HANDLING WITH CARE

By Pat Bartley


It’s often said it takes a village to raise a child, and the same could be said of teams of professionals who dedicate their lives to caring for thoroughbreds. Routines may vary slightly across different stables, but the roles day-to-day – and the passion – are almost exactly the same.

Every morning, hours before the sun comes up, trainers, horse attendants and track riders descend on racing stables across the nation. Their sole concern is the health and wellbeing of racehorses that compete at racecourses each day.

At about 3-4am, trainers examine each feed bin to see what their horses have left from the night before. This check-up provides a significant clue as to the health of the horse. Not unlike a child who doesn’t eat their nightly dinner, there’s often an underlying problem if something is left behind.

As the trainer measures the horse’s feed allocation against what’s left, the horse attendant busily takes the horse’s temperature in another tangible display of checking on their health.

After the trainer is happy with both the horse’s appetite and temperature, the track rider will mount-up and both horse and rider will make their way to the training track. Generally, each horse will have 15 minutes of walking and trotting as a warm-up before the horse embarks on their serious work for the day.

On slow mornings (Monday, Wednesday, Friday and sometimes on Sunday) the horse will build fitness through pace work, which is mainly trotting and cantering. On fast mornings (Tuesday and Saturday, and sometimes on Thursday), the pace will quicken to a full gallop, with the length of the gallop dependent on whether the horse is a sprinter or distance galloper.

This process usually takes between 10 and 15 minutes, and then the horse will be walked home, which takes another 20 minutes.

Track work at Flemington racecourse

While the horse is training, their attendant will thoroughly clean their stable and empty and scrub their water bucket to remove any debris that may have fallen in overnight.

When the horse returns from the track, they have 10 minutes of relaxing and rolling within a large circular sand roll as an essential part of the morning schedule. Rolling releases any physical or muscular tension a horse may have, not unlike a human stretching or receiving a massage after exercise. It also gives them a nice big scratch on the back, especially in soft sand, which relieves any itches without bruising any boney points. Rolling is also often the indicator of a healthy horse, as one with a good strong back will roll happily and vigorously. If they don’t seem to roll as easily, it could be a sign that something needs to be checked.

The horse is then hosed down and shampooed before using the walking machine for another 30 minutes of exercise.

By this time, the sun is well and truly up, and the vet and other professionals will examine each horse if required.

Ailments can range from a high temperature to small injuries sustained during training. The vet will thoroughly examine any issues, with a range of sophisticated treatment options available, from antibiotics to probiotics, massage, acupuncture, and anti-inflammatory medication.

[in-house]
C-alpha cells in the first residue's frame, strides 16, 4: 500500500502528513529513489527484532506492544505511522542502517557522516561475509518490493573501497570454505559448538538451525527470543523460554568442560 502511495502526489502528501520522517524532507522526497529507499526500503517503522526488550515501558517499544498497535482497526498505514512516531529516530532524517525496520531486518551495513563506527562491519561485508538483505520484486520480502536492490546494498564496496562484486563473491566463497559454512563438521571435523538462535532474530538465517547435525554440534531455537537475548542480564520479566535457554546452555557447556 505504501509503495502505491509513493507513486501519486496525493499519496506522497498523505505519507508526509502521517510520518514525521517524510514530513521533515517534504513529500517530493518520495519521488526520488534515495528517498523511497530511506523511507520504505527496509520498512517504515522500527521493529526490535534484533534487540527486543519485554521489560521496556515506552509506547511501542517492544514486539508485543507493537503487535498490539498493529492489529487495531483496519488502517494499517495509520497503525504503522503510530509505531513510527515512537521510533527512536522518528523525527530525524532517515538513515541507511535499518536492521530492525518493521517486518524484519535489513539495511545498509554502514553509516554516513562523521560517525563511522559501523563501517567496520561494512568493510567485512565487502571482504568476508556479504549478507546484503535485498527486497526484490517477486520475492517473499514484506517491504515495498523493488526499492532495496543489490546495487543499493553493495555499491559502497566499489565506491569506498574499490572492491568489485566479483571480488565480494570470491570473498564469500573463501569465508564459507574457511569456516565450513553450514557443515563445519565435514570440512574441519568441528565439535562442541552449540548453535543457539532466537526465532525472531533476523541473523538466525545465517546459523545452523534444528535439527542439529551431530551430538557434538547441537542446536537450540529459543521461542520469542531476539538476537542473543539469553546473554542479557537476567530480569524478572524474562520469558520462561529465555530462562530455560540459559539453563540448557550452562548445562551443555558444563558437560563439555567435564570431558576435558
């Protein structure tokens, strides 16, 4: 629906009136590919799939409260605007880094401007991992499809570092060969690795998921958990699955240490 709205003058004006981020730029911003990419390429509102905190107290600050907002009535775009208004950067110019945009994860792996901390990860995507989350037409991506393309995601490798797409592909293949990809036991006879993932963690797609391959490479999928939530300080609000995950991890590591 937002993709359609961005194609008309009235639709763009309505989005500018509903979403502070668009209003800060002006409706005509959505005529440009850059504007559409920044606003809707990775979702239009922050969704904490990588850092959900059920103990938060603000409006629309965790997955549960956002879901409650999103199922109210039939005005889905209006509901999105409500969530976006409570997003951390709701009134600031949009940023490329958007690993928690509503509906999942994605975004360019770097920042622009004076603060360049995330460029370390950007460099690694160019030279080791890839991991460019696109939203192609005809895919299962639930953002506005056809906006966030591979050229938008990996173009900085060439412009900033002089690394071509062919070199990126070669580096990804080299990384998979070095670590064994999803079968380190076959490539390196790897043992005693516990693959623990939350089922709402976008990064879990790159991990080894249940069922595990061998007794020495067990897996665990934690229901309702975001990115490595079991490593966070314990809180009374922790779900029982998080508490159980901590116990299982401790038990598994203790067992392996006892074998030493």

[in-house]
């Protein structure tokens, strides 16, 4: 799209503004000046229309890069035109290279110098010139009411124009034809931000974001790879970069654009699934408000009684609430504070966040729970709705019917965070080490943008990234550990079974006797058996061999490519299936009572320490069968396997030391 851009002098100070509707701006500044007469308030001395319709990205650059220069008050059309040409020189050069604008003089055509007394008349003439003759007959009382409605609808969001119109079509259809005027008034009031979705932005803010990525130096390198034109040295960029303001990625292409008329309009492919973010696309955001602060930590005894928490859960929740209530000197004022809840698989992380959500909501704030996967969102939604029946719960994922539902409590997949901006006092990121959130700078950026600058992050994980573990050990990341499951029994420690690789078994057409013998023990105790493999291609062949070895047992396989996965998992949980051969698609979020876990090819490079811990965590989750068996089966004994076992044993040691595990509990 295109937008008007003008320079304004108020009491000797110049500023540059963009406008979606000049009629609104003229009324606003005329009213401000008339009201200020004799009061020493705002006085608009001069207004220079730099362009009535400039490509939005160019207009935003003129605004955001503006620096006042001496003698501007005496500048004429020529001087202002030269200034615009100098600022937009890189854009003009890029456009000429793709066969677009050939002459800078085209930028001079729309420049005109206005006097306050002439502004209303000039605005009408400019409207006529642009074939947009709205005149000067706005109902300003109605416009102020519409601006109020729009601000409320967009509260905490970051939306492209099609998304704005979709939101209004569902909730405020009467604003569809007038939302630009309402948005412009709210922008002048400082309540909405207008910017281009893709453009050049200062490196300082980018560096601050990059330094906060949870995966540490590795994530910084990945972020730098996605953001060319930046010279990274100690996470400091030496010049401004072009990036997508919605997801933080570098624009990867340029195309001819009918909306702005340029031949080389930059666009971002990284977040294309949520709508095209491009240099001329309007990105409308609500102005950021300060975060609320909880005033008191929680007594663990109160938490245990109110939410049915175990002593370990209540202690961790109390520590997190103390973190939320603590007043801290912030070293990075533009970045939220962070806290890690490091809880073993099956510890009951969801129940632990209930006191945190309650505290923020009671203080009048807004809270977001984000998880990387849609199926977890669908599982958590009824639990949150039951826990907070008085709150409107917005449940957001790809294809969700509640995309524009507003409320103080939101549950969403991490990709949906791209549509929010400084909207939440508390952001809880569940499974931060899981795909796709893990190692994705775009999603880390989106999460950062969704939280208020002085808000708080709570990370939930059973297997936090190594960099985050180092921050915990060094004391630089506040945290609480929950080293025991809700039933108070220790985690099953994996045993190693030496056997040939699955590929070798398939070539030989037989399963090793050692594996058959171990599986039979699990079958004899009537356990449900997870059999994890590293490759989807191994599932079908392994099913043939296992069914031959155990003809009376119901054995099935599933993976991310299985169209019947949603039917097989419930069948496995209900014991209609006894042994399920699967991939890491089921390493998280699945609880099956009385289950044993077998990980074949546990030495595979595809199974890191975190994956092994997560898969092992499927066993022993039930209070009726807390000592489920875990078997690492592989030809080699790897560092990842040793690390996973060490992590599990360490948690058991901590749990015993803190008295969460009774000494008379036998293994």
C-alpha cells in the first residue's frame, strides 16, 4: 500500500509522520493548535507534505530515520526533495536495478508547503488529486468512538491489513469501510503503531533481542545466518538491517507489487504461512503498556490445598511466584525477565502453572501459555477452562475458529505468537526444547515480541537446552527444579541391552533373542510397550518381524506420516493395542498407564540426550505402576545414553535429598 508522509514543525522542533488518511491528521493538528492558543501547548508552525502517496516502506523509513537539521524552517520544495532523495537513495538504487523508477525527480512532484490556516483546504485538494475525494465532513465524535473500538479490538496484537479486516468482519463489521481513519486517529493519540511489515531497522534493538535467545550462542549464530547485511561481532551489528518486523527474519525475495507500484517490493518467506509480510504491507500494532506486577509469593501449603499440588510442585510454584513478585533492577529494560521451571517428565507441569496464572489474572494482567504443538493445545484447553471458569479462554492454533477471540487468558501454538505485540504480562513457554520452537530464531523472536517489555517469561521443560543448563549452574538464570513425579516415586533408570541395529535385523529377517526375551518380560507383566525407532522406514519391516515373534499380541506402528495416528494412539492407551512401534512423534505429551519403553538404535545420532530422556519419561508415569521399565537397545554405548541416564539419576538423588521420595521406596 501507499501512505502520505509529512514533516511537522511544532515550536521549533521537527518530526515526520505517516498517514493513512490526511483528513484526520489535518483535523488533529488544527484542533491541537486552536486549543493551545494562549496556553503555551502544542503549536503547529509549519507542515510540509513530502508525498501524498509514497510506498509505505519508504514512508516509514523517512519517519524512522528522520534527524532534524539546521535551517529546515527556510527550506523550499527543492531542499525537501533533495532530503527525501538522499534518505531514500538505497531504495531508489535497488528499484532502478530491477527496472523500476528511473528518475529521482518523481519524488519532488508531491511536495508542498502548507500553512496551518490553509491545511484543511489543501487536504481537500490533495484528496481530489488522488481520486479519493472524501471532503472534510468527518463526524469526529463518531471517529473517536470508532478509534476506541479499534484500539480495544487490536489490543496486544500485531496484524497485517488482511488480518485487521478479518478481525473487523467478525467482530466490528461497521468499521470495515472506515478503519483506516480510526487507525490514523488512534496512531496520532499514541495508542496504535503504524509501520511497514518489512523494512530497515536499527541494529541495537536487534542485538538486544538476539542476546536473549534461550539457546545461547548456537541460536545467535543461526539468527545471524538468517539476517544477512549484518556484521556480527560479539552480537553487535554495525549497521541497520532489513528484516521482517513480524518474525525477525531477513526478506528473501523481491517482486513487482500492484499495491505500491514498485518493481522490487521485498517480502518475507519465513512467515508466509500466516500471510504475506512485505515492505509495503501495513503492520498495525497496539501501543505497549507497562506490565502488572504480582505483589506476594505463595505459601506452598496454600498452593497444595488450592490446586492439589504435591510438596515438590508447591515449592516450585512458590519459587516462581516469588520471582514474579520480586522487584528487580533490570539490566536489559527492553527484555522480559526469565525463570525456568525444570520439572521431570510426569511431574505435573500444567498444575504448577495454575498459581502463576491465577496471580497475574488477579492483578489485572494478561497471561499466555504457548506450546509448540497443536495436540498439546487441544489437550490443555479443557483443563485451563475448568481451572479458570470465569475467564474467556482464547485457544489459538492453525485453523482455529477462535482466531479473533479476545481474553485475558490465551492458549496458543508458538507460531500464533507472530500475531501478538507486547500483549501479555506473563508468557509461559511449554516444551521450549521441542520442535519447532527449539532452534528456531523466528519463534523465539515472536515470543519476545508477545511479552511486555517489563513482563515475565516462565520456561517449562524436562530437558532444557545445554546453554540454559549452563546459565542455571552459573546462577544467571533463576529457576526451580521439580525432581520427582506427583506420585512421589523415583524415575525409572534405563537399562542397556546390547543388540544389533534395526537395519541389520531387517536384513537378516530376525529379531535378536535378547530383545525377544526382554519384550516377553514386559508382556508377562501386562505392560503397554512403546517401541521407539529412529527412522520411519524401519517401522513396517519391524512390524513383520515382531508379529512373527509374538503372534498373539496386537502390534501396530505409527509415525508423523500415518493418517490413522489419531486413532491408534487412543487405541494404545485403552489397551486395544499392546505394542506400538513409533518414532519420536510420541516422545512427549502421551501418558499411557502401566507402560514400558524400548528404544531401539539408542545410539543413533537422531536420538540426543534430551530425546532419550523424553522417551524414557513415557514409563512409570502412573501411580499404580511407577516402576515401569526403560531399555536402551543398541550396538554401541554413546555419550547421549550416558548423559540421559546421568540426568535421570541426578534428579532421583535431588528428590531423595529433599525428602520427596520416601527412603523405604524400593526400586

Vets will occasionally scope a horse’s airways to check their breathing is uninhibited, and run their hands over the legs of horses to ensure there is no heat or swelling that indicates an injury.

If there is a hint of heat, four or five laps of the 50-metre horse pool and the application of anti-inflammatory gels may be used as remedies to counter any swelling.

The horse will then return to his or her stable, which is now thoroughly cleaned. There will be a new feed poured into their feed bin, and fresh hay provided for the roughage that is vital for a horse’s digestive wellbeing.

The farrier may attend to dress their feet, with most horses in training being reshod at least every four weeks. Horses must wear aluminium racing plates for race day, while they will have harder-wearing steel shoes during the early part of their campaign.

Other professionals will regularly attend the stables and treat horses as required during this quiet time after trackwork is complete, with options including a physiotherapist, chiropractor, masseuse, and/or nutritionist.

In the early afternoon, the horses are walked, taken for a pick on green grass and possibly swum in the pool. Swimming and walking near parklands where they can feed on the fresh green grass are parts of the training regime that the horses particularly enjoy.

Back in their stable in the late afternoon, feeds are again sent around with the amounts carefully measured and notarised on each horse’s chart.

The charts are an essential insight into the progression of each horse. They record the daily intake of feed and can help reveal any abnormalities with the horse.

At night, many trainers prefer to break up the monotony of the day feed by adding a mixture of hot water and molasses to sweeten the night feed.

The feeding regimes can vary from trainer to trainer, but the basic contents will be oats, other grains and chaff, with vitamins generally mixed with the wet feed of a night.

Generally, the only variant to this schedule is on race day when horses are equipped with long padded boots on their legs as protection during the float rides.

On their return to the stable, ice boots and cooling clay may be applied to their legs to aid the horse’s recovery after a long day at the races and competing at top speed.

Each team member working in a stable has one ultimate aim: to ensure these equine athletes are happy, healthy and loved.

(Photo by Karon Photography)

Track work at Flemington racecourse